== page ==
[Afterland] reminds us what a distinctive instrument the human imagination is, no matter what tune it plays. There is a story in this book, and an important one...Vang writes strikingly, often chillingly visual poems, their images projected one at a time, like slides in a lecture, or perhaps in a trial...The poems can feel like environments rather than narratives: they develop according to our wary movement through them, simultaneously registering both our outward point of view and our inner commentary...Afterland works its wonders with an intentionally rationed vocabulary, its counters combined and recombined in poem after poem: stars, water, hair, bones, fire...The style creates an atmosphere of impending marvels, and many of Vang’s poems perform, in words, the transformations that they describe...[Afterland] is among the most satisfying débuts by an American poet in some time.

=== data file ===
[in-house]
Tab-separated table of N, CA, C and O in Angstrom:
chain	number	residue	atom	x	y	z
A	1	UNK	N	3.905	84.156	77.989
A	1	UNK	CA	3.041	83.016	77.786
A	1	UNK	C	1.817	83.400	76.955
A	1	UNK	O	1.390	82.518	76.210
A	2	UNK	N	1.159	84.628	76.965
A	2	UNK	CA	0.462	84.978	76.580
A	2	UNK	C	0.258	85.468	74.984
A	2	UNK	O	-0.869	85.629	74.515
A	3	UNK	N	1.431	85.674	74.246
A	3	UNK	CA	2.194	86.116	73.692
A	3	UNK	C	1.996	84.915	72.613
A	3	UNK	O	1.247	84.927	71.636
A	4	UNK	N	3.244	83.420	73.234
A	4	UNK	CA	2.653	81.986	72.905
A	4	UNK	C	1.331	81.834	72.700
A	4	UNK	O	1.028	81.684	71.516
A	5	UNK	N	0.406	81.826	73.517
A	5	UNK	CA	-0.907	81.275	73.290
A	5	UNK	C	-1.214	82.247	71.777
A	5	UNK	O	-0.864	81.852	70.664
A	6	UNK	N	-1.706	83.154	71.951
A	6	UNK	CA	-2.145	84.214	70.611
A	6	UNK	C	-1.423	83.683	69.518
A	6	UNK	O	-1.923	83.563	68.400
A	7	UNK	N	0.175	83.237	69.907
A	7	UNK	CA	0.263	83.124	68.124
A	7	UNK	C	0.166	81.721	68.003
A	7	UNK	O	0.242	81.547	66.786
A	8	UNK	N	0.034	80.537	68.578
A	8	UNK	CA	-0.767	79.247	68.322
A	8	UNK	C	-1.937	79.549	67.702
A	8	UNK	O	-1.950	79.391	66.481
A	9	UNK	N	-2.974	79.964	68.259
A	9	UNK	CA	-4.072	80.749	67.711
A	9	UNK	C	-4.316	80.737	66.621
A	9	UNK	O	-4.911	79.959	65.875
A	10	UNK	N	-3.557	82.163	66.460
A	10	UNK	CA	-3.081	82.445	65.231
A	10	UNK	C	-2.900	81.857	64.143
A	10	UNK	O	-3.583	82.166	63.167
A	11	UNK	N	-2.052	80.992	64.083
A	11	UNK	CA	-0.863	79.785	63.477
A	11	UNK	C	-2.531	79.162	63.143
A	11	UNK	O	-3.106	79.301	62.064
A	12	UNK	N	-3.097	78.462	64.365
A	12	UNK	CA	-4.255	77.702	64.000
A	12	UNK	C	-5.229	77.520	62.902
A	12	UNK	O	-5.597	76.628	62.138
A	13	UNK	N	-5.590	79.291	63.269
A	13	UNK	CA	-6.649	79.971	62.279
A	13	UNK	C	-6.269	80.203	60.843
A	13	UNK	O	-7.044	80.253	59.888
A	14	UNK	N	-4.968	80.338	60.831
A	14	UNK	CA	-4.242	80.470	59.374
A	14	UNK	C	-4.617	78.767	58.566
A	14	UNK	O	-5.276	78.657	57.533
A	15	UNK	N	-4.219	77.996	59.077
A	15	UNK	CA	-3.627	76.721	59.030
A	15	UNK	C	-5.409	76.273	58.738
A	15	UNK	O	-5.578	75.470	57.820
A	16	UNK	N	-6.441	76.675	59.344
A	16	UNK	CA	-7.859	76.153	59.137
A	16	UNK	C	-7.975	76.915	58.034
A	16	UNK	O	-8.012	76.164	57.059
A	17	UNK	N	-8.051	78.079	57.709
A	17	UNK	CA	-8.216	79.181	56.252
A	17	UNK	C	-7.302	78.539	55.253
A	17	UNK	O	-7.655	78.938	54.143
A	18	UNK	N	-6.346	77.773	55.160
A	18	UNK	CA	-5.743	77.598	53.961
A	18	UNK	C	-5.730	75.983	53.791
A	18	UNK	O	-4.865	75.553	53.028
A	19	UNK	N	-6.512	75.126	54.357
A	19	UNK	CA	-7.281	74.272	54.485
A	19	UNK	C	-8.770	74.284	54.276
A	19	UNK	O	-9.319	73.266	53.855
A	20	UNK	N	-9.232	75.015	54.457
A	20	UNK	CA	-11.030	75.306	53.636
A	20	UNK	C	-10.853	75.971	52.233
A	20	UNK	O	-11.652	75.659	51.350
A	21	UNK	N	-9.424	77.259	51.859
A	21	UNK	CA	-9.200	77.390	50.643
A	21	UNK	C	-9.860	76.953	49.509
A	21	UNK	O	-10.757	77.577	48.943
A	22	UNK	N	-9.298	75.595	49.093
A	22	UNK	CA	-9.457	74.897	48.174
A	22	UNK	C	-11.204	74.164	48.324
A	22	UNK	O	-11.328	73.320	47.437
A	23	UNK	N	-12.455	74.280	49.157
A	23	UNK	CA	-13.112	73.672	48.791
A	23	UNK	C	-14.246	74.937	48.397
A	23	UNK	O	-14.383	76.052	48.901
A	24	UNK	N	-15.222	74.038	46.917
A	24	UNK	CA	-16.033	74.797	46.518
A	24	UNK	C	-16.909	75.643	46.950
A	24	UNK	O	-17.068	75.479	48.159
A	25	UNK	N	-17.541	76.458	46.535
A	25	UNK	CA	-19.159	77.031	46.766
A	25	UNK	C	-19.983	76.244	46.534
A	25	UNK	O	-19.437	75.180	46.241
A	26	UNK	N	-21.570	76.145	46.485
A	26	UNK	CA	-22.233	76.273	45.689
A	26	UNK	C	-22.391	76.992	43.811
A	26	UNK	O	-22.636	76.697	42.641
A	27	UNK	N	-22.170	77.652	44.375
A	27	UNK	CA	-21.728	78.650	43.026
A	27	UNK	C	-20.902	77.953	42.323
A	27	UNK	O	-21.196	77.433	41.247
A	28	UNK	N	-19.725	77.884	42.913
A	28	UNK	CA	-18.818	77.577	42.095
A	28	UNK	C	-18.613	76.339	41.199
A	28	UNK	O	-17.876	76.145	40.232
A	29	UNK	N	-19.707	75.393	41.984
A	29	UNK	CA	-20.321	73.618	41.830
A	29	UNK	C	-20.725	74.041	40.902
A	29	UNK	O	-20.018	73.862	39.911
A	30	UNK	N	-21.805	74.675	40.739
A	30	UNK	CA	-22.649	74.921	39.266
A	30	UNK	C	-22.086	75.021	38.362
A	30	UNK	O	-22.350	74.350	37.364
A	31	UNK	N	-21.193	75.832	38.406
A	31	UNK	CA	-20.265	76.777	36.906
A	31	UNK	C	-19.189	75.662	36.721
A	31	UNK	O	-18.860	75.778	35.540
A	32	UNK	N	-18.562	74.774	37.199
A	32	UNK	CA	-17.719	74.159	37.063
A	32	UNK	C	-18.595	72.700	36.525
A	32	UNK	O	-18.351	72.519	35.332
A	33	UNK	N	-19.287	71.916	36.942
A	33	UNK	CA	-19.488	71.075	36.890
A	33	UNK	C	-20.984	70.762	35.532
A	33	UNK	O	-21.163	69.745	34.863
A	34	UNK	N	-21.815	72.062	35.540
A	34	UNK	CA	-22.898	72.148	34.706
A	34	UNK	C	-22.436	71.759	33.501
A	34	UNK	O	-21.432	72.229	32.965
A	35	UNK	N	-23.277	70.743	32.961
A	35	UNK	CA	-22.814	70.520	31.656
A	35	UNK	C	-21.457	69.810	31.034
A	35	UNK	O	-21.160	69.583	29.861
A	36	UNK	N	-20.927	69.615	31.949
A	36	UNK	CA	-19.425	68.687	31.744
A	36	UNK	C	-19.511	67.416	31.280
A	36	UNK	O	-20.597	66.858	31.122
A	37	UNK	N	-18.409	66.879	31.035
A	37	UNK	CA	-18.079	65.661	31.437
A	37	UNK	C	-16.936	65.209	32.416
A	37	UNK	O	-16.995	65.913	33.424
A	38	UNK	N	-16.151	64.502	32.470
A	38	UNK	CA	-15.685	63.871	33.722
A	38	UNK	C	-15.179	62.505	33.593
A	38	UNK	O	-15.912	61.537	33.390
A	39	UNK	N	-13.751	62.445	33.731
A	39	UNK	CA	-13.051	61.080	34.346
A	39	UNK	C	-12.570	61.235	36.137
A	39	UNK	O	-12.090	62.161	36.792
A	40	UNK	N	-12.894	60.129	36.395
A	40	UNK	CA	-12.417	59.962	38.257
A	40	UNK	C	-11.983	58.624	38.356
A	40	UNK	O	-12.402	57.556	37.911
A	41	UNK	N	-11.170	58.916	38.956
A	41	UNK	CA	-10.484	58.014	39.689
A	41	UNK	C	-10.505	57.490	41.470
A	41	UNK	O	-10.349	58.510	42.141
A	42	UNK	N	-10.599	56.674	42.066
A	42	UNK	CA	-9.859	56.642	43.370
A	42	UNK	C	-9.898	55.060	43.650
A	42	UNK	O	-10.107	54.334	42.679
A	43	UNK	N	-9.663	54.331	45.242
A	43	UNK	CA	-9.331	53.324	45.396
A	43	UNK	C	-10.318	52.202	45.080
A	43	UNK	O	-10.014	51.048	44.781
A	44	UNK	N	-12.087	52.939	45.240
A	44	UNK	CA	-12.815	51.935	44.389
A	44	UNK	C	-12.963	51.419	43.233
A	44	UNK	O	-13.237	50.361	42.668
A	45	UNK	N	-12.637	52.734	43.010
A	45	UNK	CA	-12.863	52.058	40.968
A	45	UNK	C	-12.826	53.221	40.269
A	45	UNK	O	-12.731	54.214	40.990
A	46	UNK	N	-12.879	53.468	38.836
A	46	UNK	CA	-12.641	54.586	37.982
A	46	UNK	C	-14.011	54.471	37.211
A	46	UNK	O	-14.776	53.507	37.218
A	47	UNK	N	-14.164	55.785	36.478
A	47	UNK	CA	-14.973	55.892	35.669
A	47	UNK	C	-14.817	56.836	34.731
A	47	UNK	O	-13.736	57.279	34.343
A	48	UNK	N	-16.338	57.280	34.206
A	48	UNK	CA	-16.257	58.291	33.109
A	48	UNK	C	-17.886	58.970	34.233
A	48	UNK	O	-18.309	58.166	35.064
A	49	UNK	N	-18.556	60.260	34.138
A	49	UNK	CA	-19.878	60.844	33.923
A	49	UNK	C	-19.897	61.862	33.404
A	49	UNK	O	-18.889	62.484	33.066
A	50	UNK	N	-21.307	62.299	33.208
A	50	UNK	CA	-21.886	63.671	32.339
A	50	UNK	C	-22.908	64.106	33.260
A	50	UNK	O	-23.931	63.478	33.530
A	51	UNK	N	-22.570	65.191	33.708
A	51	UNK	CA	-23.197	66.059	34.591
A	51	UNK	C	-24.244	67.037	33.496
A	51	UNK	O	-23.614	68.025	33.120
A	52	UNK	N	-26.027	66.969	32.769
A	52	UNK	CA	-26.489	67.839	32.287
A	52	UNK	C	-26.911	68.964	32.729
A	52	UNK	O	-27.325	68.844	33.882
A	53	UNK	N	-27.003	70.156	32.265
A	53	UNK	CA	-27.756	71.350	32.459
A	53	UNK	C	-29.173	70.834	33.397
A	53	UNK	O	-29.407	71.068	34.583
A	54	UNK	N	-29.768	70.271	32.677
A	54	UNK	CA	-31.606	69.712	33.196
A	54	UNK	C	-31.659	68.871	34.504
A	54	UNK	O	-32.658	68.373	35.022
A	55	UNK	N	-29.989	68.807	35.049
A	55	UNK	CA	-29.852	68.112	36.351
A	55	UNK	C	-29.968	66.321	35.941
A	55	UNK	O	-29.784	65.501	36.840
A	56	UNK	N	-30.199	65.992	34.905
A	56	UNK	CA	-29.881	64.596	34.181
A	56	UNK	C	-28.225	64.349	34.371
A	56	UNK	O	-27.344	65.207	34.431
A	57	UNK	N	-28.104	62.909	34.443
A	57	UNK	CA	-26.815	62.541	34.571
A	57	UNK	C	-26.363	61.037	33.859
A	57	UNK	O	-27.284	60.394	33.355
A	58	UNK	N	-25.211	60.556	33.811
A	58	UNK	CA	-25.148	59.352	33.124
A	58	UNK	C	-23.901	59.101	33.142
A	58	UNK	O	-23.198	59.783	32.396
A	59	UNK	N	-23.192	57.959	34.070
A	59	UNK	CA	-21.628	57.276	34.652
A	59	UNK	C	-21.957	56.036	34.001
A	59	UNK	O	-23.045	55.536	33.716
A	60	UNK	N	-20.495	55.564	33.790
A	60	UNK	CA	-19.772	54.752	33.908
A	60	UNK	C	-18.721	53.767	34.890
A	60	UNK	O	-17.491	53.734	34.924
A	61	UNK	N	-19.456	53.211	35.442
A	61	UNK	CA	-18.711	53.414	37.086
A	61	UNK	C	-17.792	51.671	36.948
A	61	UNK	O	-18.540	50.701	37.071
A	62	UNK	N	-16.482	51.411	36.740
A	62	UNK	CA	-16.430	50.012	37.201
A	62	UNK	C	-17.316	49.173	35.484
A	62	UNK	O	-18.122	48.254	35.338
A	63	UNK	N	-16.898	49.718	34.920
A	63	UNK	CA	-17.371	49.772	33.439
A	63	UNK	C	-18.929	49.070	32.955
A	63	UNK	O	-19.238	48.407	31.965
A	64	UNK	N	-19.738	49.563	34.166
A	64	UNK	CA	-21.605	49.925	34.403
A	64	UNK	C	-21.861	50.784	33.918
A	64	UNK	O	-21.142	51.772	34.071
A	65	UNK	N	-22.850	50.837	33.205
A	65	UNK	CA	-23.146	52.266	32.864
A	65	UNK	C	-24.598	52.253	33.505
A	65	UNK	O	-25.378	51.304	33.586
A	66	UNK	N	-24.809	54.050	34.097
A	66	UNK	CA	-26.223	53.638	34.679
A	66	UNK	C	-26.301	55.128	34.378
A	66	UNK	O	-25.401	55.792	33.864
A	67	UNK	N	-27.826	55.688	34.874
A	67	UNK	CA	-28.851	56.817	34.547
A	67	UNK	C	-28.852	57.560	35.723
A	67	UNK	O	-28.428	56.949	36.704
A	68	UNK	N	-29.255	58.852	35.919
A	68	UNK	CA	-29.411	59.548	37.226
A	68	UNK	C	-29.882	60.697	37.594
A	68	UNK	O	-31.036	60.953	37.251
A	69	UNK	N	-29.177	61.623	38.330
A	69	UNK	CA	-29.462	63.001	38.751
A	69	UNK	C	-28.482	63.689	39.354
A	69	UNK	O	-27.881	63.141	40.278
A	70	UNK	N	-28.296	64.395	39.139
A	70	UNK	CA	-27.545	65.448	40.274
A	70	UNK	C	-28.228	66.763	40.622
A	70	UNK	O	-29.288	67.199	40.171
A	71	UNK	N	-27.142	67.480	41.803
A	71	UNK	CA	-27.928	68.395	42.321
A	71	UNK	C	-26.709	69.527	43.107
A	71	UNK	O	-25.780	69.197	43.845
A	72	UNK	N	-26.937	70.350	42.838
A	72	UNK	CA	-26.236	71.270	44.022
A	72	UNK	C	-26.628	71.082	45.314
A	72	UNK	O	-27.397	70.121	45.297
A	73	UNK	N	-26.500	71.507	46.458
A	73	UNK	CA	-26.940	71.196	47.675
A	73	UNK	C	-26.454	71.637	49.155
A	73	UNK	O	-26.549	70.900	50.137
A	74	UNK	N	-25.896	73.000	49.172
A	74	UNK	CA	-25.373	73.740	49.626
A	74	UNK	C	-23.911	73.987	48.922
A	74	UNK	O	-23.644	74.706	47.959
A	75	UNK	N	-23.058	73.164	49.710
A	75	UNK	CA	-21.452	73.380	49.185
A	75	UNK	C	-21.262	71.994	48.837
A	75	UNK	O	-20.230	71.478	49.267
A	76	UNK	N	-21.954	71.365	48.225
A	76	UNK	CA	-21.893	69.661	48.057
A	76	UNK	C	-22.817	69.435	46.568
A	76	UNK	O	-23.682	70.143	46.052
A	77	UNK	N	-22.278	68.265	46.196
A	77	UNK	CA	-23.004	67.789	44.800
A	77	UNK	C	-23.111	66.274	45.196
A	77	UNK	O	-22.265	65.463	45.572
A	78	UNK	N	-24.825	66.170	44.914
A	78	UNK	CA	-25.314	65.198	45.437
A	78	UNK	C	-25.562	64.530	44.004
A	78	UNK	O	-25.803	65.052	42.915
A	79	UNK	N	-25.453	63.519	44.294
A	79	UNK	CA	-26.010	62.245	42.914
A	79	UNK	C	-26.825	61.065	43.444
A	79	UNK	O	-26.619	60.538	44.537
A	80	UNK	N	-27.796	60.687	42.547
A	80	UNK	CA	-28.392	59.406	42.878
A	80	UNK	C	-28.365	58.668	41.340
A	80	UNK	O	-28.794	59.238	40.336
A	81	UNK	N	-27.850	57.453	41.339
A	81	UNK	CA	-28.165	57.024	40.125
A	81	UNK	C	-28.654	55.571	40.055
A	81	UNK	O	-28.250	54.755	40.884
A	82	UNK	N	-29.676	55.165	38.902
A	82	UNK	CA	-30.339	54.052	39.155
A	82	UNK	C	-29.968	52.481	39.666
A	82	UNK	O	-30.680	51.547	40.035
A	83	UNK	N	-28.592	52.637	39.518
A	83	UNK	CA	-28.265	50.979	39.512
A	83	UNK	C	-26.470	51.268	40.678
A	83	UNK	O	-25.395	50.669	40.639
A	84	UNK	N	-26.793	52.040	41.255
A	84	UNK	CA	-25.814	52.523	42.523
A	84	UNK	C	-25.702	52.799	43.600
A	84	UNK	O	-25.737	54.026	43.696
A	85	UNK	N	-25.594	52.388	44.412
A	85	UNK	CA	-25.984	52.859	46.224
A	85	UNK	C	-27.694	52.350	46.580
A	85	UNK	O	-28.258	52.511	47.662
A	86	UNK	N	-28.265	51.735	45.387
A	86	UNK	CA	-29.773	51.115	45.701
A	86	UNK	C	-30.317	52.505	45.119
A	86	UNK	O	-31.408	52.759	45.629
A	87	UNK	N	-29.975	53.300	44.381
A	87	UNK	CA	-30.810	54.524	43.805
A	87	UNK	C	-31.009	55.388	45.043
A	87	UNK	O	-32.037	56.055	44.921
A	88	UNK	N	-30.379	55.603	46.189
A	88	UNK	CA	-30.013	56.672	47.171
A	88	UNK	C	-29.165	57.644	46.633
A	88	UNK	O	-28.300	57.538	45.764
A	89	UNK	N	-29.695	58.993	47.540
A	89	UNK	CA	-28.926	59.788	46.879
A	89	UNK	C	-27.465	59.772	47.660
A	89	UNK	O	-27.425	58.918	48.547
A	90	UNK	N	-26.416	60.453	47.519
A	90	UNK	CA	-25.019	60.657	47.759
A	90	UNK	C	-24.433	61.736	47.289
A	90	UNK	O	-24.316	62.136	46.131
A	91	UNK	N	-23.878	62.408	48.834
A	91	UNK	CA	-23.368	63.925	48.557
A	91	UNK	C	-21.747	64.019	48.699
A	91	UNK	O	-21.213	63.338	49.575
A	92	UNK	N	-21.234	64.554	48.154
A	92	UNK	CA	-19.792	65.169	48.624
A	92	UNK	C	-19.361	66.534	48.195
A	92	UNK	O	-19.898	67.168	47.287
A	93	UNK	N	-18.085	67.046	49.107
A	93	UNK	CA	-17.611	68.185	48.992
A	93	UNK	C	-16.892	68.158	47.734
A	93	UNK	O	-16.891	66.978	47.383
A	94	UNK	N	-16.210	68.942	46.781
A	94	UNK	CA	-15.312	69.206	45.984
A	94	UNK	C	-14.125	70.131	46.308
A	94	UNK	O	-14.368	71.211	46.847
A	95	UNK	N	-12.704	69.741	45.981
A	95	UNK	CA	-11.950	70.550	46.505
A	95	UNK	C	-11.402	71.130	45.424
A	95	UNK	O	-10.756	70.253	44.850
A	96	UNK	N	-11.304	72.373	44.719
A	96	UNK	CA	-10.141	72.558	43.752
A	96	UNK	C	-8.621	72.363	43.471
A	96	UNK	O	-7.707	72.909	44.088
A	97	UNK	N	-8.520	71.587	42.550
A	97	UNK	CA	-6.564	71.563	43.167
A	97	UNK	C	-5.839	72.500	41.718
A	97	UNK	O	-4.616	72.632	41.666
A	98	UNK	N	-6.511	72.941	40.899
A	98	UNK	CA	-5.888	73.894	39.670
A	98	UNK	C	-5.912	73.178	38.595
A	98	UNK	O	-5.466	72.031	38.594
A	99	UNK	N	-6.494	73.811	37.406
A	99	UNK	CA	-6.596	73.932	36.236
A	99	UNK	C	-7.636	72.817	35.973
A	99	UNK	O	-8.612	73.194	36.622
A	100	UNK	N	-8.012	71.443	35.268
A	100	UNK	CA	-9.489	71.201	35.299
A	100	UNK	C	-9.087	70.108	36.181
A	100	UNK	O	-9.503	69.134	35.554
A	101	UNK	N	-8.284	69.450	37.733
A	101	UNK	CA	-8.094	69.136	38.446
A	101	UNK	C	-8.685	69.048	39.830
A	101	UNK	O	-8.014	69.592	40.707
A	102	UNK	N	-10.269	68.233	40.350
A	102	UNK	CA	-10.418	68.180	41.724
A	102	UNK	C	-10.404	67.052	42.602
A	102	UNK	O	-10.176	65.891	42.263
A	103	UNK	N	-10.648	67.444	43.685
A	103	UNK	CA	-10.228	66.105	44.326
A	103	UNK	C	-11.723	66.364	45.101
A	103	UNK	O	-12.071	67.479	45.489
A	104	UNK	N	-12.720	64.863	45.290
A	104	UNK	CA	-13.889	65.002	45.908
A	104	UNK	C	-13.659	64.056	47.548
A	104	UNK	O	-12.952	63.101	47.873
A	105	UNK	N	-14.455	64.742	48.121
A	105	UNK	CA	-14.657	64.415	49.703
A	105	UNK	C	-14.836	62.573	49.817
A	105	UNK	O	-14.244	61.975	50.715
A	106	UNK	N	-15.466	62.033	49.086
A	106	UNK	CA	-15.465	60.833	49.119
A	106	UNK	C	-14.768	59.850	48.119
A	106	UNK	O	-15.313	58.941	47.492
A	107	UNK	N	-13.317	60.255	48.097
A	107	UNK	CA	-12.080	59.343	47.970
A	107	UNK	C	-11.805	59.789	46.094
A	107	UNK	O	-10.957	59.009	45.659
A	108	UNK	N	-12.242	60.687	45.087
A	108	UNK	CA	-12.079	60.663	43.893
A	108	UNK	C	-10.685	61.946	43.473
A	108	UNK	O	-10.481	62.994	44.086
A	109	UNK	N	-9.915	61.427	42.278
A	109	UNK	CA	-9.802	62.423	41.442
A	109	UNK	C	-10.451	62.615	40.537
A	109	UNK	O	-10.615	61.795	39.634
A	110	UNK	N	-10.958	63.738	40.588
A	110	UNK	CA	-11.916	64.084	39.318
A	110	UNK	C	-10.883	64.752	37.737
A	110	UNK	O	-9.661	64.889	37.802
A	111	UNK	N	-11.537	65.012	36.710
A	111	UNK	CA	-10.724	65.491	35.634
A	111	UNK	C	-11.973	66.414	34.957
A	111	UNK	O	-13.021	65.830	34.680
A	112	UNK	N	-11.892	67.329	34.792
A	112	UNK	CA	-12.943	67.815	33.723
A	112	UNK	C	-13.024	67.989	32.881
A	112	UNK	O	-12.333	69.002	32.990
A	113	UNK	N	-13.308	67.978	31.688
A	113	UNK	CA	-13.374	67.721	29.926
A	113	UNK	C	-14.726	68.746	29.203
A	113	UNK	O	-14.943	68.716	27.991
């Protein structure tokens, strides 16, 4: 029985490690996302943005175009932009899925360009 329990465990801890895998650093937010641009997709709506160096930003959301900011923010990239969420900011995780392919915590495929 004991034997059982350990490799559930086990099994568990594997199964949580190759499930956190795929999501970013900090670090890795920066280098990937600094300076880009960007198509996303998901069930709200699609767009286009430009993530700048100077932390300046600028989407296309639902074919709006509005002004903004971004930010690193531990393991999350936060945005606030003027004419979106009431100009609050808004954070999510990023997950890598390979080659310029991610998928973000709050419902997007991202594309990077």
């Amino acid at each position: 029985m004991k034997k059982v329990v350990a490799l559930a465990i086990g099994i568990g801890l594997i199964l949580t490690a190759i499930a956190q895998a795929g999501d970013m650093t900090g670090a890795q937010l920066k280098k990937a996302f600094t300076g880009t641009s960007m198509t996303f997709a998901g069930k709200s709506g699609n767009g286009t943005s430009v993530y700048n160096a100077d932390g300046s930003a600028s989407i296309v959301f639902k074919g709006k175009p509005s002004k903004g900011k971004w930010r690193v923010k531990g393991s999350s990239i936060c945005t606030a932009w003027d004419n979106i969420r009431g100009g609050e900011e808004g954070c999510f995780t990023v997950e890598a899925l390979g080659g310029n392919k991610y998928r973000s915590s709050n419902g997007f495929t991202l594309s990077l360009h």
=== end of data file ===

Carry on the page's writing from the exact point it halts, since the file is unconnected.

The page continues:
—Dan Chiasson

 ...From the first page, the writing is visceral and potent...Throughout, Vang keeps the energy ratcheted up to the tightest turn of the wrench. VERDICT An especially accomplished debut—it won the 2016 Walt Whitman Award of the Academy of American Poets, a first-book publication prize—this is important reading.
—Barbara Hoffert, Library Journal

...[S]inewy and unflinching debut...Vang explores the depths of her inherited trauma...and she shares the experience of the Hmong diaspora by chronicling the physical displacement of her people and a deep and reverberating spiritual disruption. Vang suffuses her poems with unnerving details of strife, which her attention to emotion and texture keep from feeling lifeless...(Apr.)
...Vang deftly probes the tumultuous history of the Hmong, from the melodic myths of the ancients and the long-hushed horrors of war to the excruciating expense of exile...Vang’s collection interweaves profoundly personal recollections with unflinching glimpses into the circumstances of refugees past...Yet, amid bullets and bees, cyanide and stars, humpbacks and harvests, Vang imbues her imagery not only with loss but also with the remarkable resilience and crystalline spirituality of Hmong lore and language. “Ask me to build our temples / So rooted, so stone, we won’t ever die out,” Vang writes. With this luminous, indelible volume, she’s already built one.